Youth in the Library
Youth in the Library
Service to youth is a major focus of the library's mission. Youth are welcome to use the library at any time it is open. However, the library does not have a specific responsibility to care for, or watch out for youth left unattended in its facilities. Children under 10 must be accompanied by someone 14 or older at all times. Parents or caregivers are responsible for the behavior of their children. Teachers are responsible for the conduct of their students when they are in the library for a class visit or tour.
The library recognizes that teens deserve a space that is safe, relaxing, and responsive to their needs and interests. As such, the library maintains the Teen Zone for use by teens aged 12-18. Patrons outside of this age range may be permitted at the discretion of Teen Zone staff.
Approved September 18, 2018
If unattended children are left at the library, a parent or legal guardian will be notified to pick them up. If a parent cannot be reached, the police will be called to escort them to the police station to be picked up by a parent or guardian.
Under no circumstances will a library employee or volunteer transport a youth from library premise
As a parent or guardian, you are responsible for what your child reads and for materials checked out on your child's library card. Parents or guardians grant access to library materials at the time of library card application. It is the parent or guardian’s responsibility to monitor a child’s selection of materials. Separate collections are available for children and teens, but it is not the responsibility of the library, its Board of Trustees, staff, or volunteers to determine which collection they should use or what item in the collections is suitable for an individual child. Being a library card holder is a good opportunity for your child to learn about responsibility; how to choose what to read, making sure library materials are returned on time, and paying fines when materials are overdue.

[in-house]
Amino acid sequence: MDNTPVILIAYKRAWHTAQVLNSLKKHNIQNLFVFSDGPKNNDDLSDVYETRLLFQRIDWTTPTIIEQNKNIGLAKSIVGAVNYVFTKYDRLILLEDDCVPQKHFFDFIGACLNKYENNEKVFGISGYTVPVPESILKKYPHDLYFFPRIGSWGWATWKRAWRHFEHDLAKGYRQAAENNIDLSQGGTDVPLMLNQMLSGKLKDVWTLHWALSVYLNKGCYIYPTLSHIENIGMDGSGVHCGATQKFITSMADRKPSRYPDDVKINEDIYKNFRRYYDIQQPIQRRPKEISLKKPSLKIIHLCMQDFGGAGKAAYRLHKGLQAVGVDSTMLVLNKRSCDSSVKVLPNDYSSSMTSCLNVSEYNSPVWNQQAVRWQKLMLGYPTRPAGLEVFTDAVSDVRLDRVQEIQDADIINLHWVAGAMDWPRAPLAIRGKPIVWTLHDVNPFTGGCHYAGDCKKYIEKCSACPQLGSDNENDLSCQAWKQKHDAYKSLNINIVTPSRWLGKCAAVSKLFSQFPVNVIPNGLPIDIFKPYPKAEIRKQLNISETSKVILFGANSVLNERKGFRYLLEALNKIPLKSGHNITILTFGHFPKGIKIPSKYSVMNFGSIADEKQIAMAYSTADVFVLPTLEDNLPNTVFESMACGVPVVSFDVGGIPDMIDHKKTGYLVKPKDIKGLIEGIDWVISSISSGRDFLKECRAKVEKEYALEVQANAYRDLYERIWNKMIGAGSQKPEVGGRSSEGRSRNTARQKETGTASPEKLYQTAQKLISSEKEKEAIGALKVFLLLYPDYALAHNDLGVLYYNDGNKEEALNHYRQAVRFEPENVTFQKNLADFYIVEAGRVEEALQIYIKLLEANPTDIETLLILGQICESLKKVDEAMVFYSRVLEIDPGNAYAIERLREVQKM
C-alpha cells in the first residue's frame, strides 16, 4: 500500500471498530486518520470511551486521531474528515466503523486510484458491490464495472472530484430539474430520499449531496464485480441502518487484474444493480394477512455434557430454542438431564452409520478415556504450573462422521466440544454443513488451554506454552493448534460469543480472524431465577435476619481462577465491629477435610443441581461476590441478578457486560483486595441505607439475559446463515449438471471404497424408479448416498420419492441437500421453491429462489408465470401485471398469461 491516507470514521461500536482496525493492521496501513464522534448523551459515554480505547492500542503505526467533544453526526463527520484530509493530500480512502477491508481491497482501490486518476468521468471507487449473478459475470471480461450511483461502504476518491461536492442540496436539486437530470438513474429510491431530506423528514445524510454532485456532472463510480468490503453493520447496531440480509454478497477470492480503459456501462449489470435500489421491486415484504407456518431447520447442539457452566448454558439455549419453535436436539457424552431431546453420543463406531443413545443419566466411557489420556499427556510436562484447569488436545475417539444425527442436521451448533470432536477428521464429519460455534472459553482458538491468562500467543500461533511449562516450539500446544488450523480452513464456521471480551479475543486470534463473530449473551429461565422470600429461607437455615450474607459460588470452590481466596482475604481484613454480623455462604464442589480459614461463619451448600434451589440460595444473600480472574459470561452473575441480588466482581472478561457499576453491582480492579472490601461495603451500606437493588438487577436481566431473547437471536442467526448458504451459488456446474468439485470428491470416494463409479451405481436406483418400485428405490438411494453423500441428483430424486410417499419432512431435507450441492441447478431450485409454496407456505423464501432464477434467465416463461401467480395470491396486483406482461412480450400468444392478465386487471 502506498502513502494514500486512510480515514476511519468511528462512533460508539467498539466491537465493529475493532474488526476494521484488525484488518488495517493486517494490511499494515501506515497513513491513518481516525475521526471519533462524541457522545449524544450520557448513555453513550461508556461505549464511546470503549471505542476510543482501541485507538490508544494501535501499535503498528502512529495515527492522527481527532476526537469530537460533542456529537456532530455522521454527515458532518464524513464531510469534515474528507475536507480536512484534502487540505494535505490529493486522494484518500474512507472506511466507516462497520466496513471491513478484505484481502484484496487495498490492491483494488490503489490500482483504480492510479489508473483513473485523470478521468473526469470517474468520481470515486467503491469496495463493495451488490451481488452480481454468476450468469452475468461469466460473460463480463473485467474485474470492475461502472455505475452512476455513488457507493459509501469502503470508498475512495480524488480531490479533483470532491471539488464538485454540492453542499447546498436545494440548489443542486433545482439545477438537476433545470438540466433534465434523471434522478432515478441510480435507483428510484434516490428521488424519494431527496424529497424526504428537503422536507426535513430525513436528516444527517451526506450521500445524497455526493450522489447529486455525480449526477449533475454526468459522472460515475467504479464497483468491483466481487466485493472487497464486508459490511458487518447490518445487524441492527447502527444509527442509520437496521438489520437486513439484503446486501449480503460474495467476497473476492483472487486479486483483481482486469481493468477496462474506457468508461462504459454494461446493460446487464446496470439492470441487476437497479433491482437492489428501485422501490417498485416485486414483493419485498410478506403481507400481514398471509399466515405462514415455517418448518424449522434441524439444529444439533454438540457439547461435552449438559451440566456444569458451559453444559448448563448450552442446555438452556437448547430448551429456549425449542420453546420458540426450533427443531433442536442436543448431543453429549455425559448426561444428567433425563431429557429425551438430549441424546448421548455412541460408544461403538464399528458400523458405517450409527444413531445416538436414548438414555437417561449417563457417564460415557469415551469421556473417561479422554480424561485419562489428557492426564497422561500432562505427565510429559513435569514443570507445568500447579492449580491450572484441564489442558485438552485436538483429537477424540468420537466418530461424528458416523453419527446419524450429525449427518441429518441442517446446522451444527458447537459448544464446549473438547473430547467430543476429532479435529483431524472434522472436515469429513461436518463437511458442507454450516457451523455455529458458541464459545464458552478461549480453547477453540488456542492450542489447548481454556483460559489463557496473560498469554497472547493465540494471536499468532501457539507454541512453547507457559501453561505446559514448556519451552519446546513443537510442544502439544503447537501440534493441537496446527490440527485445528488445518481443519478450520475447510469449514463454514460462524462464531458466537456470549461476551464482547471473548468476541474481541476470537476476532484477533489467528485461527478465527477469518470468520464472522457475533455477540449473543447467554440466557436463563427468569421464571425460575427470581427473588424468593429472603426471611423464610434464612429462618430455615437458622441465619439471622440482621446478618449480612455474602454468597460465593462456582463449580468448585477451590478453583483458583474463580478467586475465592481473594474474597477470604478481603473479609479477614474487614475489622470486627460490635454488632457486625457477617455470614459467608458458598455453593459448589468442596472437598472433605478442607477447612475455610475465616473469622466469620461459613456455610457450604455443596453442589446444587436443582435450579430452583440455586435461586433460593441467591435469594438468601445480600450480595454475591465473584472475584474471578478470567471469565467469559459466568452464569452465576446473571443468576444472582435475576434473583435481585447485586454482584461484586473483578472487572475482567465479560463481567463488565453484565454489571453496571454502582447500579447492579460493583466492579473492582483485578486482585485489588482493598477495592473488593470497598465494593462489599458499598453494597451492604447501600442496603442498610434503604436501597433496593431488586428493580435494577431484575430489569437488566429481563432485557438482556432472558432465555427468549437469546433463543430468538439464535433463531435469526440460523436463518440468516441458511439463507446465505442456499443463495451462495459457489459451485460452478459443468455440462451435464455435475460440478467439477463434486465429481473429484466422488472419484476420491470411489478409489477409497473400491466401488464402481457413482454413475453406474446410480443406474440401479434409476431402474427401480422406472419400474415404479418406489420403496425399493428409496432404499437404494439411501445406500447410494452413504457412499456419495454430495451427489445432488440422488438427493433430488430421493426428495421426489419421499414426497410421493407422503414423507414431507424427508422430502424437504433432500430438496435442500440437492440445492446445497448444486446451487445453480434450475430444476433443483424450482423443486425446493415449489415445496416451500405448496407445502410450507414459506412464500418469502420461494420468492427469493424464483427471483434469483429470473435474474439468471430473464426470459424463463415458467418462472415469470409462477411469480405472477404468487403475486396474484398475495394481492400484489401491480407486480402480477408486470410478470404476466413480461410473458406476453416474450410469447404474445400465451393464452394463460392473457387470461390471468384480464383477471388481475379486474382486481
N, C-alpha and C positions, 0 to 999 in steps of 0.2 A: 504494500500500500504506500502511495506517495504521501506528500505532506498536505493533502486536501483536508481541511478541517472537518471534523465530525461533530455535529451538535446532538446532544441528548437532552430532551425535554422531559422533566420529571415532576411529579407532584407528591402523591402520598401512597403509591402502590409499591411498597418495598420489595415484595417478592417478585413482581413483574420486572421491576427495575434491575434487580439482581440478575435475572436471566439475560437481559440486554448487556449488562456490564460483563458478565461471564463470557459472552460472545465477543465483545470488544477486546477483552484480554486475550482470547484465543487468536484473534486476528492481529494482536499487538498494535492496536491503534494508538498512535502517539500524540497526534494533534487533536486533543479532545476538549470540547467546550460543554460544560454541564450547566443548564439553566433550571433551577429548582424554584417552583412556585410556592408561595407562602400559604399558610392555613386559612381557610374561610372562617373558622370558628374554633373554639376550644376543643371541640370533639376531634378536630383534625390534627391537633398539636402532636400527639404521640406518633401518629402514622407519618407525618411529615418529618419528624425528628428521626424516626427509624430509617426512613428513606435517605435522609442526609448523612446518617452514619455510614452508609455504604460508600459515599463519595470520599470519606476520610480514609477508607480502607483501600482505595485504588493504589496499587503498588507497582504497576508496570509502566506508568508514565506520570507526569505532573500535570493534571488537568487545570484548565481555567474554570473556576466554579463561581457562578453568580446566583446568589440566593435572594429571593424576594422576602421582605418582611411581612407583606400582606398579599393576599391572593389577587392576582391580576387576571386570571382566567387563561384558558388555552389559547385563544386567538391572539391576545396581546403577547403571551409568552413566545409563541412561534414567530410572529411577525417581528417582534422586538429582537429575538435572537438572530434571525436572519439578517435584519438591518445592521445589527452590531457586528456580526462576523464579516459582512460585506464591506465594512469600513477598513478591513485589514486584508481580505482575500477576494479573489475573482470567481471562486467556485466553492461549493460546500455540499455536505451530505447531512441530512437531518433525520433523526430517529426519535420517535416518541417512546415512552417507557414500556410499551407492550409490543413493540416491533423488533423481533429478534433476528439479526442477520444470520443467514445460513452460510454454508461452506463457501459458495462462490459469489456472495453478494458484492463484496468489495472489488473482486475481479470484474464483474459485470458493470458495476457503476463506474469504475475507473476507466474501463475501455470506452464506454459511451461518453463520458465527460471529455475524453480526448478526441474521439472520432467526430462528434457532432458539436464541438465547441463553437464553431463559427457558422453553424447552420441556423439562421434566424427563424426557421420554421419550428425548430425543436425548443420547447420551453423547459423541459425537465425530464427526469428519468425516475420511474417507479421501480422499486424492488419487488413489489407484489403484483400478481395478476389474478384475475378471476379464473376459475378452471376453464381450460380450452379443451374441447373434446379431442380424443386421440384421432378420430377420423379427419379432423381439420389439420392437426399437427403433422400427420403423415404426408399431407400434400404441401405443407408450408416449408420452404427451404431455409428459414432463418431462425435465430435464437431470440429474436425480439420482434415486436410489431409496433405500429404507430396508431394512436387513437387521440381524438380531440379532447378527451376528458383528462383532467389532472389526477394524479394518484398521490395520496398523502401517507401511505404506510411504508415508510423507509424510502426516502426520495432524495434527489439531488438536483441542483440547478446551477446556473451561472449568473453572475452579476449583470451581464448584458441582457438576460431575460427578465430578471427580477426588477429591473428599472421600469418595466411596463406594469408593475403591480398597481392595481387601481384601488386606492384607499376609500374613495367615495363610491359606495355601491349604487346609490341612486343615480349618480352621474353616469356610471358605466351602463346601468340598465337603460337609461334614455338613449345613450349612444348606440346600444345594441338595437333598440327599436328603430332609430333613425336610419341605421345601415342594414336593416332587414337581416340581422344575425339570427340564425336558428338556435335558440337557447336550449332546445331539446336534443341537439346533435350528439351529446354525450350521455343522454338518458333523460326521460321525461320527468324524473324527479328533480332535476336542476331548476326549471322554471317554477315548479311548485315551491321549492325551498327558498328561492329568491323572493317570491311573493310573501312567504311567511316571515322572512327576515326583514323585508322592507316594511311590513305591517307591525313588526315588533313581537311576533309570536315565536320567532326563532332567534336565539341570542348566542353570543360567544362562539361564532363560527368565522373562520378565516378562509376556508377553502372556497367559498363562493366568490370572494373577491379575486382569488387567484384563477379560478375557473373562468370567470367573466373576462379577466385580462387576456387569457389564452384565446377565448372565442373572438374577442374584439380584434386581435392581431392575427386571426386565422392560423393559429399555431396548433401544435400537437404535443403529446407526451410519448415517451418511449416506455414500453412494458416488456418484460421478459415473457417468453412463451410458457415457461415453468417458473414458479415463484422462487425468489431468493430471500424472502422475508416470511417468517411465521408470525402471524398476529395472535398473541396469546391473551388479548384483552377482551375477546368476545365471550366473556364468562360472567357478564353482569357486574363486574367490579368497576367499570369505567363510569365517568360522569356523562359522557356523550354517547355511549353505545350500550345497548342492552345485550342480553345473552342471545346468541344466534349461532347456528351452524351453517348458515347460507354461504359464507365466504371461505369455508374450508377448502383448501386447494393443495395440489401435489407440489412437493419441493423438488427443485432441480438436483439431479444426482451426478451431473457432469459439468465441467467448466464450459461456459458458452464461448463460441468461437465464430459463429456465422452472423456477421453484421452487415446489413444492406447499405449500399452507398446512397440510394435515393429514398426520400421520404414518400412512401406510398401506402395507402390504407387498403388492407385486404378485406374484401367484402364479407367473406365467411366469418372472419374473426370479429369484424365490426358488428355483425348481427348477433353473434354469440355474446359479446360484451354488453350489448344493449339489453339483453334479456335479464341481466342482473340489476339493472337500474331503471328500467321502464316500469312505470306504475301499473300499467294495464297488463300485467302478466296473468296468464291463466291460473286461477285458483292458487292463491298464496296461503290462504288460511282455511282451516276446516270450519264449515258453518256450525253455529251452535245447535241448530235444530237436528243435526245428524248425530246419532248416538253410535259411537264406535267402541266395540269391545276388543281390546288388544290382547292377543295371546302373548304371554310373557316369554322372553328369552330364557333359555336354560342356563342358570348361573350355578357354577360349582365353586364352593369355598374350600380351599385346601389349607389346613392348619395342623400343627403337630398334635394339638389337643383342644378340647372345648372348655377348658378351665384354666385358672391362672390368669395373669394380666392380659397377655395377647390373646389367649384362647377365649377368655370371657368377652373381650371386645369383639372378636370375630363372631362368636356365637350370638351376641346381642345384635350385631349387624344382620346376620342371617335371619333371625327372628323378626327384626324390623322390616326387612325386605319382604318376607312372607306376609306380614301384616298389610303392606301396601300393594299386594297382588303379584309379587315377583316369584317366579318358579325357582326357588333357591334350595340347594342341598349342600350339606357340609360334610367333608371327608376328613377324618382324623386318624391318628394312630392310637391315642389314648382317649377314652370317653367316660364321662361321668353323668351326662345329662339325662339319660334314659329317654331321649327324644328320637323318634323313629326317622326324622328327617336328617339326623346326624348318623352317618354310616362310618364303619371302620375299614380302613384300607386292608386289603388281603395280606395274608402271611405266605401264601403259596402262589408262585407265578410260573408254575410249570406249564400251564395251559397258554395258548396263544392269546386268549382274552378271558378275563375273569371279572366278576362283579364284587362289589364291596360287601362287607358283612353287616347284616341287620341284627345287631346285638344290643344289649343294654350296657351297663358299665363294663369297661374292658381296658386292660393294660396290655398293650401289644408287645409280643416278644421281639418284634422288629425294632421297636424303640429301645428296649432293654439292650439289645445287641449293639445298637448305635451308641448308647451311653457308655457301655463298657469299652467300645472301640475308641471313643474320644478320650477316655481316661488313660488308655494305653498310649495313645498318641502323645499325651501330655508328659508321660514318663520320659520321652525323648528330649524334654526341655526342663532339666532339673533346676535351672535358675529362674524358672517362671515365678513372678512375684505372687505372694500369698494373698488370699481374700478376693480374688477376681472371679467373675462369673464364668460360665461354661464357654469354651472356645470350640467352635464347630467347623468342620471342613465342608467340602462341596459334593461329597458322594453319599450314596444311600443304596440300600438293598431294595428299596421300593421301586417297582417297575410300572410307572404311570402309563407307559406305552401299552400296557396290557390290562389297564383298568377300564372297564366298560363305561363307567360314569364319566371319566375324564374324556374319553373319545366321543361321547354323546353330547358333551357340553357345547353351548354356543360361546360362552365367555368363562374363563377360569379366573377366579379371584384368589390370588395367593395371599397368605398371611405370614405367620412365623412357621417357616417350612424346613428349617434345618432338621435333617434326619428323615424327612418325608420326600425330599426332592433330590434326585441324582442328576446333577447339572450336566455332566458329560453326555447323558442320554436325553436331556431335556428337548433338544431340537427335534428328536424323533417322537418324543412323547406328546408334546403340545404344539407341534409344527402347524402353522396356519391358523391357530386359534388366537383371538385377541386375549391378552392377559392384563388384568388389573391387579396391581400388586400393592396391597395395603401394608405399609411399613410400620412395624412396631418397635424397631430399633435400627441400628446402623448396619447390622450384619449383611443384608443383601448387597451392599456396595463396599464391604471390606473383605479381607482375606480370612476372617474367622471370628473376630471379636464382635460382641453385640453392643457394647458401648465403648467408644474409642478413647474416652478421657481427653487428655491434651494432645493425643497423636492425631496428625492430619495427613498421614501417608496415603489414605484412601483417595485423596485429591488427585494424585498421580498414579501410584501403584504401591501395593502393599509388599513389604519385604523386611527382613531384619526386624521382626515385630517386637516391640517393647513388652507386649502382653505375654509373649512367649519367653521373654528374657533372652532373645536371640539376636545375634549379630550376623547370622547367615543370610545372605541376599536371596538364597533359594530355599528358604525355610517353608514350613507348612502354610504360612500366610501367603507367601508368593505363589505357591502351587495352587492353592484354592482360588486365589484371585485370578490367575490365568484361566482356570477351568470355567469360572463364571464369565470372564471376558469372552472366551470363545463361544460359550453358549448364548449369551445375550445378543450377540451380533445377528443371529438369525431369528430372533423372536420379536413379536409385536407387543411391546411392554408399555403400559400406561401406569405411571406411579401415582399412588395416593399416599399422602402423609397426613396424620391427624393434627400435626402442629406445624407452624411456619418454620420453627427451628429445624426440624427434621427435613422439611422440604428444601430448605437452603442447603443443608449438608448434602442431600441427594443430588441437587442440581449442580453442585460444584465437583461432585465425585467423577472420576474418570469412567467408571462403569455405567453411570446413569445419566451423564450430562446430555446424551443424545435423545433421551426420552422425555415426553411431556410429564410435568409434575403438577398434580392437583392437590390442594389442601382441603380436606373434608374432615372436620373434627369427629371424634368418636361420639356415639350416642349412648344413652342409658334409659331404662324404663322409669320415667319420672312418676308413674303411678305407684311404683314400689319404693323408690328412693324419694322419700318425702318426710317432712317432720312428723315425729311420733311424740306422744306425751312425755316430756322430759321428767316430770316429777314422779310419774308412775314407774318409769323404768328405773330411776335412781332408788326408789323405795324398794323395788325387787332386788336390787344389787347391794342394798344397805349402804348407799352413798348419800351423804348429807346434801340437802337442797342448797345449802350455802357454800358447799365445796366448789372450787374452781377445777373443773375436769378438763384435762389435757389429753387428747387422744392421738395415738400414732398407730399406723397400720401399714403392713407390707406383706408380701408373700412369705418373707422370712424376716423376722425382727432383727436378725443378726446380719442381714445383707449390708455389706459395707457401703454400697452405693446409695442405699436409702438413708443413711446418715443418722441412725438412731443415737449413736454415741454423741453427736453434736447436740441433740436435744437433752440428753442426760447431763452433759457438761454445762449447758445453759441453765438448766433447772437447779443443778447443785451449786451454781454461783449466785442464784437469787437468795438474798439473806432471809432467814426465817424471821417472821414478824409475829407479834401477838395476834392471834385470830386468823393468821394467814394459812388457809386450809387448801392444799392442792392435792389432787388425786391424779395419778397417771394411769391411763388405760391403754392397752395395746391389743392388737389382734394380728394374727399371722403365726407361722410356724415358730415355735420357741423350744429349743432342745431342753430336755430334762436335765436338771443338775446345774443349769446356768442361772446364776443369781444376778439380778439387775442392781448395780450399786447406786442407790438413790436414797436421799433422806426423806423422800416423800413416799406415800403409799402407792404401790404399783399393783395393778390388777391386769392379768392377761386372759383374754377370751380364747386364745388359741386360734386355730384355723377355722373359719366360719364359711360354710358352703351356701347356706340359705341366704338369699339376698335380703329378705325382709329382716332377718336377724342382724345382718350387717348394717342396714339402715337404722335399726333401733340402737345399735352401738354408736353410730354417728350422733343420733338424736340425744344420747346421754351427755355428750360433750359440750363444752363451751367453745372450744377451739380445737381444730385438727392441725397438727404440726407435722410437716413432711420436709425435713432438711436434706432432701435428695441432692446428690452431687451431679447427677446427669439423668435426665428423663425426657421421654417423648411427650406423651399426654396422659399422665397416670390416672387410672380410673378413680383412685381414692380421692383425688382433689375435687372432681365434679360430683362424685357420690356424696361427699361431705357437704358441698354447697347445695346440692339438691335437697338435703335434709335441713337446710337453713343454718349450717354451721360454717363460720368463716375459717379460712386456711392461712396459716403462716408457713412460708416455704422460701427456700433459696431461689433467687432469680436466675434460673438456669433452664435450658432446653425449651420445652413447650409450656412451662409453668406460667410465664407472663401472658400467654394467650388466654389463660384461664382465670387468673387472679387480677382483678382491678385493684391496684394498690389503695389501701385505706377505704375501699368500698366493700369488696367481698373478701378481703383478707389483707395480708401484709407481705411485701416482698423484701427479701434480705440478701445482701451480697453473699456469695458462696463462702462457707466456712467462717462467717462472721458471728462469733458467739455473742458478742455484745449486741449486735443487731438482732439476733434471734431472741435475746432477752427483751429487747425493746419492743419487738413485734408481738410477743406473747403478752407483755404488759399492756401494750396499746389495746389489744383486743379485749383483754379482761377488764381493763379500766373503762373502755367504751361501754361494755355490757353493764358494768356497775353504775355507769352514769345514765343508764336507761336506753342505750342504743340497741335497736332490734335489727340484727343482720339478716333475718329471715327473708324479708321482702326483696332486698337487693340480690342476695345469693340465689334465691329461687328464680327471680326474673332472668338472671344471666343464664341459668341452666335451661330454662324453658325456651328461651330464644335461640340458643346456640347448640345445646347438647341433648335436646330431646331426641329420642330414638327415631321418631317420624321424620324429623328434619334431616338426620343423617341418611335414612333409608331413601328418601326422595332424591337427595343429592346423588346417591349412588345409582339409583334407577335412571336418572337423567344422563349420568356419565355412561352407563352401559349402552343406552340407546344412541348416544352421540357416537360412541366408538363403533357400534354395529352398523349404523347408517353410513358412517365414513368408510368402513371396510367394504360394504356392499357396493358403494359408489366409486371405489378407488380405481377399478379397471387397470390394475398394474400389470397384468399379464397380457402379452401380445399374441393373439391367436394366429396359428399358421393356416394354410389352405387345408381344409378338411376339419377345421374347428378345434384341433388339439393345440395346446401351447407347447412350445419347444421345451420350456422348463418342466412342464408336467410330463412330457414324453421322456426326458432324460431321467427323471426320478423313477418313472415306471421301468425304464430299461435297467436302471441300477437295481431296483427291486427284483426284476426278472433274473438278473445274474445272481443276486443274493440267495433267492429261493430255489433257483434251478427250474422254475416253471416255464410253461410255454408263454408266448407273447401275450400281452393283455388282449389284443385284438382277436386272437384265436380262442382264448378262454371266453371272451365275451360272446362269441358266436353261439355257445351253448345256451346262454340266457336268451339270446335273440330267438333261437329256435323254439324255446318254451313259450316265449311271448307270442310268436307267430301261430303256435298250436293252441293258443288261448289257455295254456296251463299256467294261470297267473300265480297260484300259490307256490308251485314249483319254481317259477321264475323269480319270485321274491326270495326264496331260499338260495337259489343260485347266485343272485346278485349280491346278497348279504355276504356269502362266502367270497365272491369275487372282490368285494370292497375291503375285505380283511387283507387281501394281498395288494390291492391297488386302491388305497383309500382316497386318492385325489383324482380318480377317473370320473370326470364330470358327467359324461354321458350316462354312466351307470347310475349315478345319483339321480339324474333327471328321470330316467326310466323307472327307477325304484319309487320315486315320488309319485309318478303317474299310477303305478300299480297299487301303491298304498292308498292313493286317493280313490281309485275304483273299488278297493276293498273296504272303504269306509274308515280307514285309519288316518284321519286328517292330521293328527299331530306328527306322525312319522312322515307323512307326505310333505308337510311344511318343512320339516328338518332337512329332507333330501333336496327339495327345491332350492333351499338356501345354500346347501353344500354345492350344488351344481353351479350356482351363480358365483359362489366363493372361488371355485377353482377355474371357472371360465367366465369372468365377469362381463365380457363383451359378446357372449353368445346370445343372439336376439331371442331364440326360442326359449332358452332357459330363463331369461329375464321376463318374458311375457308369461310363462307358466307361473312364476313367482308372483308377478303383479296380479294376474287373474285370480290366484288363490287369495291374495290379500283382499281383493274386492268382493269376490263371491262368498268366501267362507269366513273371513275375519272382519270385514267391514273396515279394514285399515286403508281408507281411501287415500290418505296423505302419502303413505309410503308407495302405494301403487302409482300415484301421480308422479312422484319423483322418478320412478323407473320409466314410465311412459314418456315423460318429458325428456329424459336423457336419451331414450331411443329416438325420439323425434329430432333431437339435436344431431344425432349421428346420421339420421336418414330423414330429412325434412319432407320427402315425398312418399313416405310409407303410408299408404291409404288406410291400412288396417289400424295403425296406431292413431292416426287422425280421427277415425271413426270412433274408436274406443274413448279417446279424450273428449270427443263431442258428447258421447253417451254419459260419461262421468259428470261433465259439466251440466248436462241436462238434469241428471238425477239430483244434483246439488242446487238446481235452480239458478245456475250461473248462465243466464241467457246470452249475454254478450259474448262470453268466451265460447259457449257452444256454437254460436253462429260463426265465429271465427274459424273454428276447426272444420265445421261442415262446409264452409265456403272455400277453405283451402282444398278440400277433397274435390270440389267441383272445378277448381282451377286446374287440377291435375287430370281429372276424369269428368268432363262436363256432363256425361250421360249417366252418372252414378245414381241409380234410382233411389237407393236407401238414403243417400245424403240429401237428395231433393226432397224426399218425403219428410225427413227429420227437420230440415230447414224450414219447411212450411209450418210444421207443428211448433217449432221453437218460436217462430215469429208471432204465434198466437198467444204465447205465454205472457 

Our book selectors seek materials that will provide a broad range of viewpoints and subject matter. Consequently, while our collection has thousands of items families want, like and need, it may also have materials that some parents might find offensive to them or inappropriate for their children.
Libraries must meet the diverse needs of everyone in the community. They cannot overrule the rights and responsibilities of individuals by deciding who does or doesn't have access to library materials. Decisions about what materials are suitable for particular children should be made by the people who know them best -- their parents or guardians.
Children mature at different rates. They have different backgrounds and interests, and they have different reading levels and abilities. For instance, one parent may feel a particular library book is inappropriate for his daughter, while the same book may be a favorite of her classmate's family. These factors make it impossible for librarians to set any criteria for restricting based on age alone. To do so would keep others who want and need materials from having access to them.
Like adults, youth have the right to seek and receive the information that they choose. It is the right and responsibility of parents to guide their own family's library use while allowing other parents to do the same.
Parents should discuss rules regarding library use with their children. If you are concerned they will not respect your wishes, it is your responsibility to visit the library with them.
Librarians are not authorized to act as parents, but they are happy to provide suggestions and guidance to parents and youth at any time.